But thats not the way one customer saw it. Michael Hodges, manager of systems services at the University of Hawaii, said he applauds the moves that Sun is making, both in refocusing its SPARC development efforts and in entering the lower-cost x86 space with Advanced Micro Devices Inc.s Opteron processor.
“Sun is most definitely retrenching, and that is a good thing,” Hodges said in Honolulu. “I see many similarities between Sun and that 80s stellar company, [Digital Equipment Corp.], except that Sun has more options than DEC given its middleware stack, [Java Enterprise System]. Sun is also changing the focus from a fixation on raw performance to manageability and utilization of resources.”
The university runs a large server farm that is managed by a small staff, requiring a lot of repetitive work to manage the servers. “We are not getting every ounce of potential CPU cycles out of the servers,” he said. “Suns prioritization of these issues will better help us.”
The school is rethinking its IT platform in terms of tiers, with its mission-critical Student Information System running on an UltraSparc III/Solaris platform. Later, the university will roll out its lighter, Web-enabled applications on x86 systems running Linux “so that we can aggressively contain costs,” Hodges said. “Here, too, Sun is playing into our needs with their diversification.”
Sun, Fujitsu Rejigger SPARC
Meanwhile, Sun is continuing to examine production and technology options for its UltraSPARC IV processor line.
One possibility is that Sun may work more closely with Fujitsu Ltd.s Microelectronics business, which also designs its own 64-bit SPARC processors. Suns own UltraSPARC IV, for example, runs at speeds of 1.05GHz and 1.2GHz; faster speeds are expected next year with the UltraSPARC IV+, due when Sun shifts to its foundry partner Texas Instruments Inc.s 90-nm processor.
Quinn Jacobsen, the chief architect of the UltraSPARC IV, said in October that future enhancements to the USIV line would include dual cores, larger Level-2 and new Level-3 caches, and a faster front-side bus interface.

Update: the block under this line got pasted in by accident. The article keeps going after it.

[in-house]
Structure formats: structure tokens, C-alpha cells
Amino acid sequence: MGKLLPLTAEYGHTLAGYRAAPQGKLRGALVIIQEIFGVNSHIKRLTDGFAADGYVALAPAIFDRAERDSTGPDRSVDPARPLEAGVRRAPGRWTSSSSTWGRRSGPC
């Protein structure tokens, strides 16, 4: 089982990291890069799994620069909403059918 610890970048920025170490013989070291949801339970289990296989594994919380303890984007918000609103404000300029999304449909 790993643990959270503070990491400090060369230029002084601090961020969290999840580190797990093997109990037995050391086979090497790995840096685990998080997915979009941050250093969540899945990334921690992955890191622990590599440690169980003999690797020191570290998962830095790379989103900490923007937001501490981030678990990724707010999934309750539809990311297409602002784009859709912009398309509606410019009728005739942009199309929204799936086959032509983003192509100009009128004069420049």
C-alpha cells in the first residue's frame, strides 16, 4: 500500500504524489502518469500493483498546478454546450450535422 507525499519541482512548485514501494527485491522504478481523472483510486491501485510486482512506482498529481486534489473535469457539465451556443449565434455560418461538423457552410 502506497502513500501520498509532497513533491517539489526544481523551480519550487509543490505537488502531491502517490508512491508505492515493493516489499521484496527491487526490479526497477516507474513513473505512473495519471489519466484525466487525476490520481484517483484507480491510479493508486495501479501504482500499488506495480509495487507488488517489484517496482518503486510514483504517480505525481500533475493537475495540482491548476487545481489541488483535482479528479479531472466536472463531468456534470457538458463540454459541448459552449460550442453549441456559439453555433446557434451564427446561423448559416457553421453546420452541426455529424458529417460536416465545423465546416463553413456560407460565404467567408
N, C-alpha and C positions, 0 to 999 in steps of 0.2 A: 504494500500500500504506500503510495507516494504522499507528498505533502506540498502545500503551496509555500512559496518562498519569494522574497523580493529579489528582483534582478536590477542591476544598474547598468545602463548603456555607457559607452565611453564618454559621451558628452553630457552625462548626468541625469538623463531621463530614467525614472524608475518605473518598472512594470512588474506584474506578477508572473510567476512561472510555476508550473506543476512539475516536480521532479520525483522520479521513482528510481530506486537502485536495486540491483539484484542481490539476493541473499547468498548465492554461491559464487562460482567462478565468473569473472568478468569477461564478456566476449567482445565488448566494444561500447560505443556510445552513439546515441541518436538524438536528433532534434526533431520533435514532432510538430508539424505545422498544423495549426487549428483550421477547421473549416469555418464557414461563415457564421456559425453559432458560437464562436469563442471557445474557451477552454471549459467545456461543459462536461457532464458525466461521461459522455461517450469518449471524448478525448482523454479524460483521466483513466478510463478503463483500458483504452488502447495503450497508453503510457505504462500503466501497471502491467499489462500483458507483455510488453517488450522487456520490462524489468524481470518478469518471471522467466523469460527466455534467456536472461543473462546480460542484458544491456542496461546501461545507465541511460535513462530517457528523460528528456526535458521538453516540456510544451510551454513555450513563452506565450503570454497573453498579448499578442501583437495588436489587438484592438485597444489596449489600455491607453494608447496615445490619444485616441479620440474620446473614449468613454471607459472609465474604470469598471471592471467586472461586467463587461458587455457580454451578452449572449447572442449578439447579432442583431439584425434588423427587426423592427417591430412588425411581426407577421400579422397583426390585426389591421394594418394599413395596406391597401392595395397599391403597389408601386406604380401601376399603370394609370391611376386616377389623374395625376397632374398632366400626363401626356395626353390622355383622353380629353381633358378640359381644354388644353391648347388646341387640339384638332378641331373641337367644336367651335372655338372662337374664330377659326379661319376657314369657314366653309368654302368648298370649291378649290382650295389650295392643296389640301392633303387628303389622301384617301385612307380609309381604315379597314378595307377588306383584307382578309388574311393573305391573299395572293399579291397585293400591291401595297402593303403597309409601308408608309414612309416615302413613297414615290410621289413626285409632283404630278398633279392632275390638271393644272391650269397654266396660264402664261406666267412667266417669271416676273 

For his part, Yen this week said the company “is not ready to talk about” a so-called UltraSPARC IV++ chip.
Yen said Sun currently enjoys a “very good relationship” with Texas Instruments. But he left himself room to explore new options for foundry partnerships.
“As Ive said, we have a very good relationship with TI, more than just a buyer and seller with a foundry partner. On the other hand, both companies have their own goals, and as a fabless design house were constantly monitoring the industry.”
Fujitsu, meanwhile, plans to ship a 1.5GHz version of its SPARC64 V chip inside of its PrimePower server line later this year, and has plans to shift to a 90nm, 2.0GHz or greater performing chip by the end of 2004. The SPARC64 VI is due late in 2005, boasting a pair of processor cores and 6MB of on-chip cache.
“Anything is possible,” Yen said. “Fujitsu and (Sun) have been SPARC partners for more than 10 years. There are regular discussions on regular levels. On a technical level, we have a very close relationship. If any opportunities arise where we can offer joint customers a better product line or better customer service, we will pursue them.”
But Sun and Fujitsu currently use incompatible packaging and bus schemes, so a replacement or an addition to the high-end UltraSPARC line with SPARC64 chips also would require a corresponding change in chipsets and motherboards, what HPs Hudson called a “box swap.”
In addition, Sun has adopted the AMD Opteron processor for many of its volume systems, Brookwood pointed out.
Yen said there was little chance that Sun would open up its SPARC chips in much the same way IBM did with its POWER architecture. “Its more or less a bottoms-up approach,” Yen said of IBMs strategy. “This type of approach tends to be incremental. I dont know how far it can go.”
“Sun is a smaller company than IBM,” Yen said. “We really dont have to seek additional growth; theres so much we have to strengthen before we seek additional business opportunities. Its back to the basics; thats the important thing.”
Additional reporting by Jeff Burt of eWEEK.